Saturday, October 13, 2007

NASA To Accelerate Space Nuclear Power

Aviation Week & Space Technology reports that NASA has decided to aggressively increase its use of nuclear power sources in planetary missions.

"NASA's objective will be to use nuclear power much more frequently to open previously isolated areas of the solar system for robotic exploration as early as 2013, Aviation Week reports. NASA is moving quickly to make space nuclear power, and eventually nuclear propulsion, an inherent design element in near term, medium cost planetary missions."


"NASA's objective will be to use nuclear power much more frequently to open previously isolated areas of the solar system for robotic exploration as early as 2013, Aviation Week reports. NASA is moving quickly to make space nuclear power, and eventually nuclear propulsion, an inherent design element in near term, medium cost planetary missions."

The article notes that progress in developing the new closed loop Stirling-cycle nuclear power cells being jointly developed by the Department of Energy and NASA, -- which are four times more powerful than current radioisotope thermoelectric generators (RTGs) used in space probes -- is facilitating this step.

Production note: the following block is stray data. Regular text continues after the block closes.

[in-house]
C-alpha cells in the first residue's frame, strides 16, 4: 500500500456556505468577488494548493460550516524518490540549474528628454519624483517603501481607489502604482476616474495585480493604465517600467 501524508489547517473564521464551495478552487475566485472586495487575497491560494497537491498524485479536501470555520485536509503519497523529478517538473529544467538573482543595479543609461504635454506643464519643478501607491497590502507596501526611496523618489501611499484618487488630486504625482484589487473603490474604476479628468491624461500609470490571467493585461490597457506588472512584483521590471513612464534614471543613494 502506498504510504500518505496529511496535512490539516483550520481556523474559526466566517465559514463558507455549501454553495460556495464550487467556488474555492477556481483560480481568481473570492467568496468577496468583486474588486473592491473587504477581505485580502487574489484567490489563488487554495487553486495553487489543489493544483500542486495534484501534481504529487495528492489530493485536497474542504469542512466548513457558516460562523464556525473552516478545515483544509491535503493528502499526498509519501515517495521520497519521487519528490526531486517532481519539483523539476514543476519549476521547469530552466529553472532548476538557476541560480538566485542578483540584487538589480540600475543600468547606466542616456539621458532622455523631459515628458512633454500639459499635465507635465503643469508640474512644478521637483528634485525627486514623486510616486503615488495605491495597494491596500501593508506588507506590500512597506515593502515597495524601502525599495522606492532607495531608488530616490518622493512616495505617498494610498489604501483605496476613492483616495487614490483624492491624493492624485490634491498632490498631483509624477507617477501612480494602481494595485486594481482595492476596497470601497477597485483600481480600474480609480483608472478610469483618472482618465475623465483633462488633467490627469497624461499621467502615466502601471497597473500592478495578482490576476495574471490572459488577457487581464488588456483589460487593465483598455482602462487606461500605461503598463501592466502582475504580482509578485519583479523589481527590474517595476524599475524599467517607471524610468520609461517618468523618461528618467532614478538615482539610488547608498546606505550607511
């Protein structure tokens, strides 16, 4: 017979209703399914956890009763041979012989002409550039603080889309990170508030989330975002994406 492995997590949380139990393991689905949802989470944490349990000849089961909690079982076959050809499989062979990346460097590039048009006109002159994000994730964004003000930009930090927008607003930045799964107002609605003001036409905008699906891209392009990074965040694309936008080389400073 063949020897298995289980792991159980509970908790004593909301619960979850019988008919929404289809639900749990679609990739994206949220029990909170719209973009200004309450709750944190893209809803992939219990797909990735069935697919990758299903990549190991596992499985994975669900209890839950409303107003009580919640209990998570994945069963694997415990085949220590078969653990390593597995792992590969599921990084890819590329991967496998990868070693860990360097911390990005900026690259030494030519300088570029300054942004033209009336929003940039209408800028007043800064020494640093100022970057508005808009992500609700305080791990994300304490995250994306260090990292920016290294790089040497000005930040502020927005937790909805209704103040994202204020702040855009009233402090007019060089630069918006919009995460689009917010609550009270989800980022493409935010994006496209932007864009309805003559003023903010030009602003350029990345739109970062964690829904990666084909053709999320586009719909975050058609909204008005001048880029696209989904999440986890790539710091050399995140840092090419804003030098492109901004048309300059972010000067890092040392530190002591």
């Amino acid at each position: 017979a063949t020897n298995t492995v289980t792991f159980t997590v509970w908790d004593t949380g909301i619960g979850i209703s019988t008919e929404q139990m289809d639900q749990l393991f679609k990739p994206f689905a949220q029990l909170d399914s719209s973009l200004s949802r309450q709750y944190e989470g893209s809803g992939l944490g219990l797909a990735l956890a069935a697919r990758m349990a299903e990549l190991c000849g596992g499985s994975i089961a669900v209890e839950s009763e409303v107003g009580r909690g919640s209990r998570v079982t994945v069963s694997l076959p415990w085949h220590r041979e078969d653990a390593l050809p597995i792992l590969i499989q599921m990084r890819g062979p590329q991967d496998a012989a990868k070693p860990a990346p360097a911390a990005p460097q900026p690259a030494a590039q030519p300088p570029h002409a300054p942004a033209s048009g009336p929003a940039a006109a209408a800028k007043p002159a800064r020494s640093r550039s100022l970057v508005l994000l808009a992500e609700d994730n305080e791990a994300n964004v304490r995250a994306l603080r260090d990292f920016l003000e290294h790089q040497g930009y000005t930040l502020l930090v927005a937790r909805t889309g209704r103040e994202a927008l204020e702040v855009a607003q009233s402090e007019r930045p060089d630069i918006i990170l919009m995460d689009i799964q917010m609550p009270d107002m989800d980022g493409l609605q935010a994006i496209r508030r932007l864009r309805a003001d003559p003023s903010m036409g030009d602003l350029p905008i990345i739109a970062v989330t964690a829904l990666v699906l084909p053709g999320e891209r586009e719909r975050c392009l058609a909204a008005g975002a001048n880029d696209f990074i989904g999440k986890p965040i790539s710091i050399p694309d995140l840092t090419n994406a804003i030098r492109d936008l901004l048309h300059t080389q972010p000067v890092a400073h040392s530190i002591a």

I recognize that some will find this -- or any use of nuclear power -- to be a controversial decision. It is also clear that some critics will never be satisfied with the the safety of any nuclear power source regardless of where it is intended to be used. However, extensive testing of RTGs and long and successful experience with their use in space has shown these nuclear power sources to be extremely reliable and safe under even the most extreme circumstances.

I am very pleased that NASA has decided to take an aggressive step forward in the use of nuclear power in our space probes. Although I am a strong supporter of solar power, it is clear that we must equip our new deep planetary exploration probes with nuclear power sources to enable them to run more powerful -- and more capable -- instruments, computers, and communication devices that will require far more energy than solar cells can reliably provide as we move out further away from the sun. Improvements in the power and efficiency of these new RTG's, such as the Stirling cycle systems, should provide dramatic improvements in the power and efficiency of these systems allowing a wide range of robust capabilities to be added to our planetary exploration probes. This also ties in very nicely with the advances in Ion propulsion which have been made -- as demonstrated in the current Dawn Mission -- which could provide an ideal source of propulsion for planetary probes if coupled with an improved and reliable power source such as a Stirling Cycle system. Good move!